Getting warmer - give London renters an energy break
Many London homes are leaky and hard to heat. Improving them would help meet carbon reduction targets - they produce over a third of the city’s greenhouse gas emissions, 13.4 million tonnes of CO2 in 2014.
The private rented sector is particularly difficult, as landlords are often not keen to improve energy efficiency standards, sometimes because they don’t know about easy improvements.
The London Assembly Environment Committee launches its report, ‘Getting Warmer’  today which examines what the Mayor can do to reduce domestic carbon emissions and fuel poverty in the capital.
The report found:
- At least one in five Londoners has a pre-payment meter for gas and/or electricity. The best energy tariffs are not available to these customers.
- In December 2016, Ofgem found that there were more than 1.7 million customers with a particular supplier who could save over £260 a year by switching to the cheapest tariff from that same supplier.
- After having a smart meter installed, eight in ten people take steps to reduce their energy usage.
- Small private landlords may have limited awareness of what practical steps they can take to improve efficiency.
- There is also an issue of limited enforcement in the private rented sector.
The report’s recommendations to the Mayor include:
- Supporting improvements in the rented sector, with clear advice to small landlords on energy efficiency and how to achieve it, plus support for councils on enforcement of private landlords’ energy efficiency obligations.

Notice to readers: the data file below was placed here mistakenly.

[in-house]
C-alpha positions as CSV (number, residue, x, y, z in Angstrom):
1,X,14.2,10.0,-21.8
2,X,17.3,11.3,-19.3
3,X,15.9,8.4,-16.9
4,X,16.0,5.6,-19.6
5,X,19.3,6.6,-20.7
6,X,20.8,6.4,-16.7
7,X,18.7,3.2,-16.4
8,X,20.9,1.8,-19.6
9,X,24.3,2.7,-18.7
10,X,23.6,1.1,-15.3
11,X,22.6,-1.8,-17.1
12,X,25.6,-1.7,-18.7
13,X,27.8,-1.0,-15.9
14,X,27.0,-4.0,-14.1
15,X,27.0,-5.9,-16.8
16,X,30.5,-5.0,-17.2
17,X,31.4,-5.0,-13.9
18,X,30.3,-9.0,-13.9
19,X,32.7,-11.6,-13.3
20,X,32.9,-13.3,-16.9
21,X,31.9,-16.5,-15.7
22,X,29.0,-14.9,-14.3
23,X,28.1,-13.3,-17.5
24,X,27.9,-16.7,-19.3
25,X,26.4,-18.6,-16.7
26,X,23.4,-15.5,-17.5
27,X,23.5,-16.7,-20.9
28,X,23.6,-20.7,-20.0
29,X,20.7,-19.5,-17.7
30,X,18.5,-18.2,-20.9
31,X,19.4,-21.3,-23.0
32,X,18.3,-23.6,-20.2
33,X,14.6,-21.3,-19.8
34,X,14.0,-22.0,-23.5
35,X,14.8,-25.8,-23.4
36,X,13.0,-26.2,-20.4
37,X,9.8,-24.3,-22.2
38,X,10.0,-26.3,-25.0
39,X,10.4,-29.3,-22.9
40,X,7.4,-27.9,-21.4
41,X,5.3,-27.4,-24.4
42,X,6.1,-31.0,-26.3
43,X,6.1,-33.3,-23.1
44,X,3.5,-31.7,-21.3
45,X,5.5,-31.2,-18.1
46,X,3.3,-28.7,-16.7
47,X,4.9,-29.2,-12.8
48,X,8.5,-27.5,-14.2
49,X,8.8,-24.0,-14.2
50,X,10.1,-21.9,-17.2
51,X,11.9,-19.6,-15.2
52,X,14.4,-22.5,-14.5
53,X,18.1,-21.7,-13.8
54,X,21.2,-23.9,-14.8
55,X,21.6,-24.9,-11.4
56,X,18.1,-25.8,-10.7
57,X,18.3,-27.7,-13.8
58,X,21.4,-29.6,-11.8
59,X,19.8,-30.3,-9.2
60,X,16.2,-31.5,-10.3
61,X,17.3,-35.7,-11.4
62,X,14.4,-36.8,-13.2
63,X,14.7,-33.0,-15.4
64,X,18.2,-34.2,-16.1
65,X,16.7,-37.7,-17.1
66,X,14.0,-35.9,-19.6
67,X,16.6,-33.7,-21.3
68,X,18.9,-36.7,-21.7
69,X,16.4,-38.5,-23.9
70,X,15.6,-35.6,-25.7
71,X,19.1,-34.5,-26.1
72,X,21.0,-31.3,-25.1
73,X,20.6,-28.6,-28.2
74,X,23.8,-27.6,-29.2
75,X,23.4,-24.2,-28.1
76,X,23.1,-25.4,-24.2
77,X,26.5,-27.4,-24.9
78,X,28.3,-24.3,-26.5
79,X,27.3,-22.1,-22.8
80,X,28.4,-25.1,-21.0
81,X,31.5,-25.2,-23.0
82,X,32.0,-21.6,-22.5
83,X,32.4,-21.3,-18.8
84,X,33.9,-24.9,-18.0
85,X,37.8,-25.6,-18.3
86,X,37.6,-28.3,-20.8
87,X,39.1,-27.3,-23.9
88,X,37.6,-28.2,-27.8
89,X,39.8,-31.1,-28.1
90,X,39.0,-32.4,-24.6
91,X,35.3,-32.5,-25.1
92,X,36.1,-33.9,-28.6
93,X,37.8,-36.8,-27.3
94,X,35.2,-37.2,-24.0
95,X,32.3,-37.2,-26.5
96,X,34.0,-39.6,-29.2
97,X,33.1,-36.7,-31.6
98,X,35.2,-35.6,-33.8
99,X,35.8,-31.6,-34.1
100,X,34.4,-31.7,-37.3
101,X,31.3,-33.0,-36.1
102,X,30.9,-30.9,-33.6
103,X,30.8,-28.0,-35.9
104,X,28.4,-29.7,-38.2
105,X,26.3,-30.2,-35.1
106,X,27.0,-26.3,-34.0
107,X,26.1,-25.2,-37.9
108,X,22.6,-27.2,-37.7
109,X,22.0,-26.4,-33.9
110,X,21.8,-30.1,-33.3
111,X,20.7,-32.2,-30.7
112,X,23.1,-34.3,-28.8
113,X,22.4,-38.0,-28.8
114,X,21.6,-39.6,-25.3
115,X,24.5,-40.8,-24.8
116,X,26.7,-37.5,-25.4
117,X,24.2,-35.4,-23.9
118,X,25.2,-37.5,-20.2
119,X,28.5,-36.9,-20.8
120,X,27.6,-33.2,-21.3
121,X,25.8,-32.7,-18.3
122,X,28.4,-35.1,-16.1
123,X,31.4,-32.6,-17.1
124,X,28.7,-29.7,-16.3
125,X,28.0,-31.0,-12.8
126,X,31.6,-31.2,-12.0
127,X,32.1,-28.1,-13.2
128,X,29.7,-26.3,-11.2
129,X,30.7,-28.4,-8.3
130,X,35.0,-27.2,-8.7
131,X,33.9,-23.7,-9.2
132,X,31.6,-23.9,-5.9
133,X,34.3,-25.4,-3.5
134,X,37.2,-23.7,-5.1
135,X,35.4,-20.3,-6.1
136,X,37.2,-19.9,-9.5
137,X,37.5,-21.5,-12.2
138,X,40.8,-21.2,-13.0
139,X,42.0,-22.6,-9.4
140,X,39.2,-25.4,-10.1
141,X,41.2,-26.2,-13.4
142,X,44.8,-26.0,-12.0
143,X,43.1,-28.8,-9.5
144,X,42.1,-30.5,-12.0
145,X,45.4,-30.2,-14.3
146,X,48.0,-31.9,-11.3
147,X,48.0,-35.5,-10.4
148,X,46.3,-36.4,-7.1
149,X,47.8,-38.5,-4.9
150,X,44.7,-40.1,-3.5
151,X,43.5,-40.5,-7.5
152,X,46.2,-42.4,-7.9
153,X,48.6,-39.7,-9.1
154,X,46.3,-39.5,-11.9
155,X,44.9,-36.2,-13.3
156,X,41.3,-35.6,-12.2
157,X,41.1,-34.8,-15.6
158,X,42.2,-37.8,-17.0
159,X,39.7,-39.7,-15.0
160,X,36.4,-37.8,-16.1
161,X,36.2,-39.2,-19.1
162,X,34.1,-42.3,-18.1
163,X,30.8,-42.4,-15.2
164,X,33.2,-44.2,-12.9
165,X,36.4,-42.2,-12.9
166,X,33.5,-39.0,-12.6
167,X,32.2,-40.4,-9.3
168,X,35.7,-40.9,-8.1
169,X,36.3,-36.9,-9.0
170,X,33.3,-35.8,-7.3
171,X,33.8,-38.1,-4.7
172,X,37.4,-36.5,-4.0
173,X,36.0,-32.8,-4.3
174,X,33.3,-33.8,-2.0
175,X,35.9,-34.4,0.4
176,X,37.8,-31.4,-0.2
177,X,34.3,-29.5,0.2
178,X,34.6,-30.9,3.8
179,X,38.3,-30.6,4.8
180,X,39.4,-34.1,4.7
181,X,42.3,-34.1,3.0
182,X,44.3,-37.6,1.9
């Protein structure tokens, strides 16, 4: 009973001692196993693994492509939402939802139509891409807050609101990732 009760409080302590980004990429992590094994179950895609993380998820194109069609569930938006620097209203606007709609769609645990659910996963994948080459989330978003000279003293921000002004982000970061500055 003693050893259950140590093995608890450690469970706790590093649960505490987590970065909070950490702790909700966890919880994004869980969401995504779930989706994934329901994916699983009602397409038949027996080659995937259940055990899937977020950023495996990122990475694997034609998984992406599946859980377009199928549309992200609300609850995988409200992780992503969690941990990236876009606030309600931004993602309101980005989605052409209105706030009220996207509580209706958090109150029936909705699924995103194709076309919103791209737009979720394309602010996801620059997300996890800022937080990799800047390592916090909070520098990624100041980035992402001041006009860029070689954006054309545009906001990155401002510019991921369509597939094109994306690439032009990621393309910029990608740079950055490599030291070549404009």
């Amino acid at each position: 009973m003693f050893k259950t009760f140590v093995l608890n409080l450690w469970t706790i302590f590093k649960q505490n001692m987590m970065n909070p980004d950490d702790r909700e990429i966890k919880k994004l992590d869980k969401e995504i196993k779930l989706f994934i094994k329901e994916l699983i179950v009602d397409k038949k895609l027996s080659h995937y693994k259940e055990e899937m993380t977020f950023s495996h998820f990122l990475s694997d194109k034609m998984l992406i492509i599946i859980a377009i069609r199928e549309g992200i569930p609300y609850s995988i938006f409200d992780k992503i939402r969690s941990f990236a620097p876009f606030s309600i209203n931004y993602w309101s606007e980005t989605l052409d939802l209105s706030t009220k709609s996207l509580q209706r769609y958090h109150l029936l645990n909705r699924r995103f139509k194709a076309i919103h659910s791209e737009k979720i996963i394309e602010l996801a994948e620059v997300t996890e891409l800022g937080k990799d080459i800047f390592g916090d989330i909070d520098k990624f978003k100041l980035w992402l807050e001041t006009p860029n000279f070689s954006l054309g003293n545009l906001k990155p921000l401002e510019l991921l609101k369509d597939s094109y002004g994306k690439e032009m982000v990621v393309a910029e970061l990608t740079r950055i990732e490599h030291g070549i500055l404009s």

- A consultation on clearer regulations for the private rented sector with a view to improving energy efficiency and affordable warmth.
- Working with boroughs and other large landlords to promote the rollout of smart meters in rented housing, for example when a property changes tenants.
- Supporting people to move off pre-payment meters where it is in their interests, or offer pre-payment tariffs at the same price as credit.
- Investigating the feasibility of, and setting up if possible, a finance provider (within or alongside the Energy for Londoners Company) to provide a version of the Green Deal in London, ideally offering lower interest rates than commercial loans.
Environment Committee Chair, Leonie Cooper AM, said:
“London has found energy improvements particularly challenging. It has always got less than its fair share of available funding under the national schemes, and so less work has been carried out. Other areas such as Scotland that were once in the same position have secured more than their share, by working actively with social landlords, overcoming barriers for installers and by providing additional capital funding..
This lack of energy improvement work has contributed to London’s recent huge rises in fuel poverty.
Landlords should be supported to improve their properties – this will help those renters who struggle to pay rising energy prices, as well as benefitting the environment. The report makes some other excellent recommendations to the Mayor as well, such as support for a Mayoral energy supplier, suggestions on pre-payment and smart meters, community energy generation schemes, smart energy use and behaviour change.”
Notes to editors
- Read the ‘Getting Warmer’ report.
- The report as a whole represents the consensus of the Environment Committee; however, the Green Party Group has a dissenting opinion on the merits of a ‘white label’ model versus a ‘fully licensed’ model for the proposed Energy for Londoners mayoral energy company. The Green Party Group opinion is given in a note on page 16, and affects recommendations 13 and 17.
- Leonie Cooper AM, Environment Committee Chair, is available for interview – see contact details below.
- As well as investigating issues that matter to Londoners, the London Assembly acts as a check and a balance on the Mayor.
For media enquiries, please contact Mary Dolan on 020 7983 4603. For out of hours media enquiries, call 020 7983 4000 and ask for the London Assembly duty press officer. Non-media enquiries should be directed to the Public Liaison Unit on 020 7983 4100.